San Francisco People:
The Exploratorium is running a cool exhibit on the Science of Skateboarding.
With nothing more than a two-by-four on roller-skate wheels, the sidewalk surfers of the 30s, 40s, and 50s had a straightforward mission: Start at the top of a hill and ride down. The primary goal was just to stay on and avoid collisions; given the humble equipment and rough road conditions, it was no small challenge. Now, thanks in part to improvements in design and materials, skateboarders have a higher calling.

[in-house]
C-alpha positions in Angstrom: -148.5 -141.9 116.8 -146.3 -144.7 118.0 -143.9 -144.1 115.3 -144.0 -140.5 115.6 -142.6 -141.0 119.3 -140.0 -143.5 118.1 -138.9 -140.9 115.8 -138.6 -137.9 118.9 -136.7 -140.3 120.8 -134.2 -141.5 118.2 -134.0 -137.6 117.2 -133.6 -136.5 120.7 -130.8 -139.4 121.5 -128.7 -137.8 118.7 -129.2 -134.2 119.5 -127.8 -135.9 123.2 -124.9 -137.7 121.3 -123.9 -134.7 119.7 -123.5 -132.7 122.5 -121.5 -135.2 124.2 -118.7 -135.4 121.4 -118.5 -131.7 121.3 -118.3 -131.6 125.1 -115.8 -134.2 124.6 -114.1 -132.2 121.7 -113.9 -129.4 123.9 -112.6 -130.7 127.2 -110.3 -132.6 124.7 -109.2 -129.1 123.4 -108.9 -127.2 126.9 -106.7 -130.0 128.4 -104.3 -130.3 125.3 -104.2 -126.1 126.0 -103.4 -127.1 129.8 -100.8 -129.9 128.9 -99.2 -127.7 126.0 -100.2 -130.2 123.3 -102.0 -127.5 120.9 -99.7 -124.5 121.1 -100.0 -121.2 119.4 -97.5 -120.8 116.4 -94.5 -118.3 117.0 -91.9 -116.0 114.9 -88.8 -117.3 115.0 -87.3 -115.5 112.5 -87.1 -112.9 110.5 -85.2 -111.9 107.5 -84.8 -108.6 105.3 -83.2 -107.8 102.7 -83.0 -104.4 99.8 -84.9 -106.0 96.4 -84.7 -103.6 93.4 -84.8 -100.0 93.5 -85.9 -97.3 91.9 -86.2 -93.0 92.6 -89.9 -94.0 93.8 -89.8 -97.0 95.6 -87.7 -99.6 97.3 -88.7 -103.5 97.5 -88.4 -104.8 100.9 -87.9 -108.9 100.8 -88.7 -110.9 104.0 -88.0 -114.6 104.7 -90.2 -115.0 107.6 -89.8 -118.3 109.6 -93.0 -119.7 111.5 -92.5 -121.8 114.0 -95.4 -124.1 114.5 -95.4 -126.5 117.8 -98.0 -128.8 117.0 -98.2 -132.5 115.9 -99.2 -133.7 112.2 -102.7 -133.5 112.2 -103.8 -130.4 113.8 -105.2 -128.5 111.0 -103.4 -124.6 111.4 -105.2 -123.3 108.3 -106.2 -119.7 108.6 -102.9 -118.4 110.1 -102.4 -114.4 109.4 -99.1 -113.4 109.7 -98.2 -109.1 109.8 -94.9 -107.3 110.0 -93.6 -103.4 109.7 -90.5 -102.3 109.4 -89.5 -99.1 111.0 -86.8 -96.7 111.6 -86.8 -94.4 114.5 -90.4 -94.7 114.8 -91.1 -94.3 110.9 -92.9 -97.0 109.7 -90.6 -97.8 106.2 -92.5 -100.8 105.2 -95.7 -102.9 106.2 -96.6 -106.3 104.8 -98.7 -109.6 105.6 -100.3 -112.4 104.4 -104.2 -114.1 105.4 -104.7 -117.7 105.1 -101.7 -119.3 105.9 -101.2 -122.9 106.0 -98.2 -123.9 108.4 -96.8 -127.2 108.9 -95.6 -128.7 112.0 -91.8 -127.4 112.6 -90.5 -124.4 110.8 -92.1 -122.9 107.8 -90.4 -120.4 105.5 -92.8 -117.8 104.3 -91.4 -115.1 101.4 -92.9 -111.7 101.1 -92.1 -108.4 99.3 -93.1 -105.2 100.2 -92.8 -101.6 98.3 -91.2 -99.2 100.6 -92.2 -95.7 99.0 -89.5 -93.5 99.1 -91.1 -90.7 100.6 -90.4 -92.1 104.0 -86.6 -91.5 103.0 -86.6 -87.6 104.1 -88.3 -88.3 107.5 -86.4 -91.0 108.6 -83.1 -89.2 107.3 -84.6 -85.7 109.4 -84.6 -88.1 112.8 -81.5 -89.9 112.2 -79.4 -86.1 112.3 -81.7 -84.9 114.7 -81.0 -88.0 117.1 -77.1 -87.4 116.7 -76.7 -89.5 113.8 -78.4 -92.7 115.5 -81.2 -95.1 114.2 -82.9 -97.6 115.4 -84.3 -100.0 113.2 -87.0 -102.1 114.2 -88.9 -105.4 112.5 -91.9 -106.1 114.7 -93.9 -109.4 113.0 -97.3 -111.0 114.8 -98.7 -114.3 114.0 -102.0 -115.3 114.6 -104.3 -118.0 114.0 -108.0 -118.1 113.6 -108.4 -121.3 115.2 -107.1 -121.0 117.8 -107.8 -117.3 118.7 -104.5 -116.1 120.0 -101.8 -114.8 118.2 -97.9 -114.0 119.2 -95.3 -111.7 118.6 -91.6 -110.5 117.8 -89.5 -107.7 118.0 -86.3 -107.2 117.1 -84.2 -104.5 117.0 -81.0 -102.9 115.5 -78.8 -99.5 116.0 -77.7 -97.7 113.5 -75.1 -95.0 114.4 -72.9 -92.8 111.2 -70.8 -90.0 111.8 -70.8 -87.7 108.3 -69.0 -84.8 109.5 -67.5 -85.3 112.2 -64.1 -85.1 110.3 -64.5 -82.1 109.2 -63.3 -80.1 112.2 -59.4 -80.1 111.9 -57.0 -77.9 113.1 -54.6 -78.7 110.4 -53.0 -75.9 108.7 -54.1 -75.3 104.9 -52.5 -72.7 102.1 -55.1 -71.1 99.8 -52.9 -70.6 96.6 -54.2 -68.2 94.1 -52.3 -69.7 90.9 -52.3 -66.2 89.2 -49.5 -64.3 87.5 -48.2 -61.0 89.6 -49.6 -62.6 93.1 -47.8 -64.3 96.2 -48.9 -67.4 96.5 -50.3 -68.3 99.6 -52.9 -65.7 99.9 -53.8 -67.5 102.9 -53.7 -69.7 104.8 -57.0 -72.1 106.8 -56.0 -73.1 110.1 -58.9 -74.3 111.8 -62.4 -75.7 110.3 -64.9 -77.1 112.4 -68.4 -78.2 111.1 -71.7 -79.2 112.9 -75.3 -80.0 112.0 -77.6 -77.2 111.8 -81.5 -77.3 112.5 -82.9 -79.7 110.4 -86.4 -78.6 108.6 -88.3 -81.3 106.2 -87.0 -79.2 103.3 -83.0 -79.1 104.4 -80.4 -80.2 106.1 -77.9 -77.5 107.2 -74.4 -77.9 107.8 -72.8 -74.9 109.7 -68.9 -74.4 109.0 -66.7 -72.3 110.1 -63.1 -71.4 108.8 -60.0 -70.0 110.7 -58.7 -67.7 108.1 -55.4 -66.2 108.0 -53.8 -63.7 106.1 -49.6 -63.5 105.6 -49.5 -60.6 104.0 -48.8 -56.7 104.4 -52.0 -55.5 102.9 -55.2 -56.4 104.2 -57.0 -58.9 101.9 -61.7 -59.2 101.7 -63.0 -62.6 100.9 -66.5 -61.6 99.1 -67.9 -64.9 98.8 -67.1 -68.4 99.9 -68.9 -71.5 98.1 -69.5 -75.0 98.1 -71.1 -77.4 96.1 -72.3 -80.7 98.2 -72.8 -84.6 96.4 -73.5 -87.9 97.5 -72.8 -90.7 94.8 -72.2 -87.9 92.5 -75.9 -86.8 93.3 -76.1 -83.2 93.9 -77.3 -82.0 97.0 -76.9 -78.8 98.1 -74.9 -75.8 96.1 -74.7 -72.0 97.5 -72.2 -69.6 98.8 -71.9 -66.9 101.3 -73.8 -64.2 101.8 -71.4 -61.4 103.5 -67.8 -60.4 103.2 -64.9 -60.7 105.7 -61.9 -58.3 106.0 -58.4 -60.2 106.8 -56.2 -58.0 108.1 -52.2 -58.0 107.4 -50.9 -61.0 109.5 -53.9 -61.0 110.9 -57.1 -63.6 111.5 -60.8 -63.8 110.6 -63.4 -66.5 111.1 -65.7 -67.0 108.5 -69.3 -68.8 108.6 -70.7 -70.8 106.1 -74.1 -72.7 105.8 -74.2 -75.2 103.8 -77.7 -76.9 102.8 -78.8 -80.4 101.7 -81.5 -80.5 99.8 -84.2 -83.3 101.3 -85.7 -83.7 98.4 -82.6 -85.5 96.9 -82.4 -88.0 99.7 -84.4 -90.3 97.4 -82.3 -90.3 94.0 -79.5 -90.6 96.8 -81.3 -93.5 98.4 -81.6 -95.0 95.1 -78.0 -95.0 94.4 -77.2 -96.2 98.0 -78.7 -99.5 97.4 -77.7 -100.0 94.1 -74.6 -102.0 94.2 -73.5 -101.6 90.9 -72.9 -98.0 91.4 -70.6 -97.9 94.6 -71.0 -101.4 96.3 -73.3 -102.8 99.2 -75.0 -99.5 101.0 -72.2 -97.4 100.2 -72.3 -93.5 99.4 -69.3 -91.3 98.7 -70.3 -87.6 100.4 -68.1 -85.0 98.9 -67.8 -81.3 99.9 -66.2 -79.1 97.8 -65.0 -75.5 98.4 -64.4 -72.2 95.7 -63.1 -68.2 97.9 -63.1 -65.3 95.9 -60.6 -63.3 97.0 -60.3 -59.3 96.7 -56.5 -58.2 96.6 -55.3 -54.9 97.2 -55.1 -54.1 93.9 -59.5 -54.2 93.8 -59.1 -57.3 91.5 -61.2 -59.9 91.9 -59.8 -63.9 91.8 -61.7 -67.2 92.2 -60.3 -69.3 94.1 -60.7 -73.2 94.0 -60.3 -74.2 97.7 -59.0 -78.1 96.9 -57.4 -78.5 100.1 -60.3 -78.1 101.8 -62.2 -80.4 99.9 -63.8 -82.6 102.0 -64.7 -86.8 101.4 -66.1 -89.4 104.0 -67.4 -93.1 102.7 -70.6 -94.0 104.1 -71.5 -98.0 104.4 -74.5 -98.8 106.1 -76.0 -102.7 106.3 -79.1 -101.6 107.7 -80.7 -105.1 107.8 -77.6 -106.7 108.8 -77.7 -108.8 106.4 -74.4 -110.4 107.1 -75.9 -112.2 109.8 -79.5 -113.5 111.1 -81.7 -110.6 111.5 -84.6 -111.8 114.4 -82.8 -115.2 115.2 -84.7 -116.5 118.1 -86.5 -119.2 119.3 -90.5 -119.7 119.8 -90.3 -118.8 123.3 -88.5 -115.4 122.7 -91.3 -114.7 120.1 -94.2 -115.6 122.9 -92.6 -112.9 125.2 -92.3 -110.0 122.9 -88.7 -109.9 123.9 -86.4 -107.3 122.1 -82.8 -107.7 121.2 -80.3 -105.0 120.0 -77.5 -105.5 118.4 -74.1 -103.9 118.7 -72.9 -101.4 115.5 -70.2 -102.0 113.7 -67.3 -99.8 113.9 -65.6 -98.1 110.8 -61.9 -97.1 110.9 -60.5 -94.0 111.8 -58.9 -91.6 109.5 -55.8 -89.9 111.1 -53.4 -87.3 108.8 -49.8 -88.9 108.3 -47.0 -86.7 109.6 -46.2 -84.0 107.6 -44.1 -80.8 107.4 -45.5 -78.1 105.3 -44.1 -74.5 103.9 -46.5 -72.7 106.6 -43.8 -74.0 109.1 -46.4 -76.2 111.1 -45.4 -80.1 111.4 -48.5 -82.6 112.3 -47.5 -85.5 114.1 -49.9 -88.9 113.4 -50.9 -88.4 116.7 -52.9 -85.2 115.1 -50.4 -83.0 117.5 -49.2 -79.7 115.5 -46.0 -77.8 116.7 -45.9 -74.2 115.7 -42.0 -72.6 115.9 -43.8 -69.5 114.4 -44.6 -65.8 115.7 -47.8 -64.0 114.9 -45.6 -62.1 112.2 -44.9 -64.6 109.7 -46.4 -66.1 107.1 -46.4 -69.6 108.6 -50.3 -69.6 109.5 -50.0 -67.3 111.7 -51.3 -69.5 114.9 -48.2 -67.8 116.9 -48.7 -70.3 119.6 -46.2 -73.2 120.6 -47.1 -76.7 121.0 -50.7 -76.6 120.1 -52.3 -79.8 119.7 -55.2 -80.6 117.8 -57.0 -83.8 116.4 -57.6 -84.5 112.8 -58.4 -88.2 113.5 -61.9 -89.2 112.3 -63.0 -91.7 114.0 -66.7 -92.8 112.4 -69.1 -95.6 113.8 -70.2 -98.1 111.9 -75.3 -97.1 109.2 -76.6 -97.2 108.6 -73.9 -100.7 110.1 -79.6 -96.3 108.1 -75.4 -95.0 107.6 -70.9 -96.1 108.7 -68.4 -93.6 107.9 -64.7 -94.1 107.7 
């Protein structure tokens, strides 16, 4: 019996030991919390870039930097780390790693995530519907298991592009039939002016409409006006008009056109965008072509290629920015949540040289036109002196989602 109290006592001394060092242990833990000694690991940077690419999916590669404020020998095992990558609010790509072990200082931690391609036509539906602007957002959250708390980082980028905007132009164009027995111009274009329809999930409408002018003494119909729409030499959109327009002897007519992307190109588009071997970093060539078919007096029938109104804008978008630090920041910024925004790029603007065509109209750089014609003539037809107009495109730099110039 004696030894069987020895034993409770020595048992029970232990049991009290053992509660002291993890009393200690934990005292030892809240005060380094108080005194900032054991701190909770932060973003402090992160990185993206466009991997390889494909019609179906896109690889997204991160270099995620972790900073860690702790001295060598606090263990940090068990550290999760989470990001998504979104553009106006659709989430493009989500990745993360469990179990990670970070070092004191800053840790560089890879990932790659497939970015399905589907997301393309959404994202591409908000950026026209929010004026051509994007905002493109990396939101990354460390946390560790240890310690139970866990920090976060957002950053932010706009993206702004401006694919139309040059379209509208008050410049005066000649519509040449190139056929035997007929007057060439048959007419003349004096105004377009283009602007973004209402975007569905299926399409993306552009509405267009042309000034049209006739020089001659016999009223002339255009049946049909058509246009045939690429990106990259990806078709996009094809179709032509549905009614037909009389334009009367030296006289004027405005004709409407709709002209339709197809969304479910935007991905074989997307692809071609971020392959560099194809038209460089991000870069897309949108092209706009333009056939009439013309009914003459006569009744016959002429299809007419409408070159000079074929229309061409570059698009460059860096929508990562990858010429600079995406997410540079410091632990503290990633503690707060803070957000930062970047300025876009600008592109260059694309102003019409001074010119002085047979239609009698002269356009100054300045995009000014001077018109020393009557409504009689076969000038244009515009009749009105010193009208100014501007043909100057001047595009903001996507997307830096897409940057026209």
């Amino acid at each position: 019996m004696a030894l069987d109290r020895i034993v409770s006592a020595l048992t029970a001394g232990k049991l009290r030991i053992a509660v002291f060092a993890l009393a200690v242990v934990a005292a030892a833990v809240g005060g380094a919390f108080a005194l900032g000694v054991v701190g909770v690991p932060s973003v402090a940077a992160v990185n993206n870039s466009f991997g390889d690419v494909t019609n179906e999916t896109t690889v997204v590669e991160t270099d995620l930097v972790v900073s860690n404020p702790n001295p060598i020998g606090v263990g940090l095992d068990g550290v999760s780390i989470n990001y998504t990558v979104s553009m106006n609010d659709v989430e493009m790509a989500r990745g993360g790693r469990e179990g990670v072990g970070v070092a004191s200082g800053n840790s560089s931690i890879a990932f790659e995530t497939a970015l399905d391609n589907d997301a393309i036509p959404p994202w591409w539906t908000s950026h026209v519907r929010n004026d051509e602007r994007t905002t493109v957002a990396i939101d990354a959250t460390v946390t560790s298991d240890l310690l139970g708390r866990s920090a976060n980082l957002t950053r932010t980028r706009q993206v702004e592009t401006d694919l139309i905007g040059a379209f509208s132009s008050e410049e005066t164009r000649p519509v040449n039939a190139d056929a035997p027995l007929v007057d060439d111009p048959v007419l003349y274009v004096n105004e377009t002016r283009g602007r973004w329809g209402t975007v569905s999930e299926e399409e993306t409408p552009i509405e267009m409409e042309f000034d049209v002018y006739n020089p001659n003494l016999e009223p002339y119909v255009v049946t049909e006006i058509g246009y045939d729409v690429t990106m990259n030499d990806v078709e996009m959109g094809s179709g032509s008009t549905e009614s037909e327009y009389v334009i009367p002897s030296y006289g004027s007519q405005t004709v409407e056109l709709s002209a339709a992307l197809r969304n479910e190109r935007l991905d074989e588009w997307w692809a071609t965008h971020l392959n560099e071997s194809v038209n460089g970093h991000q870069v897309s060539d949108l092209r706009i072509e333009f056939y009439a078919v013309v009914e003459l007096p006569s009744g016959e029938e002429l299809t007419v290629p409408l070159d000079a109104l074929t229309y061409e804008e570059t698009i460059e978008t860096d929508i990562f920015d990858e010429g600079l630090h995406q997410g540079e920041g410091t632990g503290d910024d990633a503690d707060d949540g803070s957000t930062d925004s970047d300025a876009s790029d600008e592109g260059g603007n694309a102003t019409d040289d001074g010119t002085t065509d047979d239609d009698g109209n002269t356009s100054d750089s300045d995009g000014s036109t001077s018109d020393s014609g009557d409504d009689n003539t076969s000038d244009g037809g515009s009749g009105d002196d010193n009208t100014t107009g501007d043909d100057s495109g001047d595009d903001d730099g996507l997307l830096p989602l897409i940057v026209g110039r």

In a blur of flying acrobatics, skaters leap and skid over and onto obstacles, executing flips and turns of ever increasing complexity—all at top speeds. For onlookers and beginners, it can be hard to follow the action, let alone answer the question that springs naturally to mind: How on earth do they do that? While it may seem that modern skateboarders are defying the laws of physics, the truth is that they’re just using them to their advantage. Let’s take a closer look at some fundamental skateboarding moves and the physics principles behind them.